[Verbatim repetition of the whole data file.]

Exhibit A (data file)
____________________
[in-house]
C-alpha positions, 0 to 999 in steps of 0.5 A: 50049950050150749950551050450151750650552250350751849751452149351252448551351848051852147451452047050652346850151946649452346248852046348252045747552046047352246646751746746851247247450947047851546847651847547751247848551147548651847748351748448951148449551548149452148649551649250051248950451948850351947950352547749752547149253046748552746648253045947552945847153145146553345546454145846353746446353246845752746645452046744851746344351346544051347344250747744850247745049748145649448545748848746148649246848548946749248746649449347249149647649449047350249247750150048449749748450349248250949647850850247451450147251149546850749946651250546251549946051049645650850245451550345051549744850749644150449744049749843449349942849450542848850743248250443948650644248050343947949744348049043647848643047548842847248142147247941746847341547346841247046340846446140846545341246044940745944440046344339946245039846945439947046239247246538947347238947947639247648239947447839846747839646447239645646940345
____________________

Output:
[in-house]
C-alpha positions, 0 to 999 in steps of 0.5 A: 50049950050150749950551050450151750650552250350751849751452149351252448551351848051852147451452047050652346850151946649452346248852046348252045747552046047352246646751746746851247247450947047851546847651847547751247848551147548651847748351748448951148449551548149452148649551649250051248950451948850351947950352547749752547149253046748552746648253045947552945847153145146553345546454145846353746446353246845752746645452046744851746344351346544051347344250747744850247745049748145649448545748848746148649246848548946749248746649449347249149647649449047350249247750150048449749748450349248250949647850850247451450147251149546850749946651250546251549946051049645650850245451550345051549744850749644150449744049749843449349942849450542848850743248250443948650644248050343947949744348049043647848643047548842847248142147247941746847341547346841247046340846446140846545341246044940745944440046344339946245039846945439947046239247246538947347238947947639247648239947447839846747839646447239645646940345